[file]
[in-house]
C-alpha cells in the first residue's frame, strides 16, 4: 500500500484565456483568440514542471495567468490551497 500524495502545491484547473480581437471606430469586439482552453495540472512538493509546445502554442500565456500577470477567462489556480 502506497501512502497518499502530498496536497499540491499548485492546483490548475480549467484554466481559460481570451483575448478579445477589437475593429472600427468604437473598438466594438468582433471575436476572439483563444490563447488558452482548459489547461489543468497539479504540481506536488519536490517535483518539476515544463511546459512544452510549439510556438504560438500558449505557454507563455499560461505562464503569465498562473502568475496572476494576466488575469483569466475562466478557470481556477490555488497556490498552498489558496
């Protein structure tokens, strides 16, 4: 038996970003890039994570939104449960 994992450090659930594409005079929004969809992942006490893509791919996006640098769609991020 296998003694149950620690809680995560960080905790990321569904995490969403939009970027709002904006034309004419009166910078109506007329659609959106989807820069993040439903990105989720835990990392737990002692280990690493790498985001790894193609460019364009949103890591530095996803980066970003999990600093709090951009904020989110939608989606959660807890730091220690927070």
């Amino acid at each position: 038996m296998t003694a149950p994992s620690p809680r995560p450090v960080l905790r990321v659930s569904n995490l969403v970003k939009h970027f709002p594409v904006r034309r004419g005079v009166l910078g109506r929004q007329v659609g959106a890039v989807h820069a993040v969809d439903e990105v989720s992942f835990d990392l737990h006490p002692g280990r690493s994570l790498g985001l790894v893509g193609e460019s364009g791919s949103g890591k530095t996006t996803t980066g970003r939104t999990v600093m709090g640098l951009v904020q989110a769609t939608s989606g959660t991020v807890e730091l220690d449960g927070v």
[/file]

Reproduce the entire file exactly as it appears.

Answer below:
[in-house]
C-alpha cells in the first residue's frame, strides 16, 4: 500500500484565456483568440514542471495567468490551497 500524495502545491484547473480581437471606430469586439482552453495540472512538493509546445502554442500565456500577470477567462489556480 502506497501512502497518499502530498496536497499540491499548485492546483490548475480549467484554466481559460481570451483575448478579445477589437475593429472600427468604437473598438466594438468582433471575436476572439483563444490563447488558452482548459489547461489543468497539479504540481506536488519536490517535483518539476515544463511546459512544452510549439510556438504560438500558449505557454507563455499560461505562464503569465498562473502568475496572476494576466488575469483569466475562466478557470481556477490555488497556490498552498489558496
């Protein structure tokens, strides 16, 4: 038996970003890039994570939104449960 994992450090659930594409005079929004969809992942006490893509791919996006640098769609991020 296998003694149950620690809680995560960080905790990321569904995490969403939009970027709002904006034309004419009166910078109506007329659609959106989807820069993040439903990105989720835990990392737990002692280990690493790498985001790894193609460019364009949103890591530095996803980066970003999990600093709090951009904020989110939608989606959660807890730091220690927070």
């Amino acid at each position: 038996m296998t003694a149950p994992s620690p809680r995560p450090v960080l905790r990321v659930s569904n995490l969403v970003k939009h970027f709002p594409v904006r034309r004419g005079v009166l910078g109506r929004q007329v659609g959106a890039v989807h820069a993040v969809d439903e990105v989720s992942f835990d990392l737990h006490p002692g280990r690493s994570l790498g985001l790894v893509g193609e460019s364009g791919s949103g890591k530095t996006t996803t980066g970003r939104t999990v600093m709090g640098l951009v904020q989110a769609t939608s989606g959660t991020v807890e730091l220690d449960g927070v």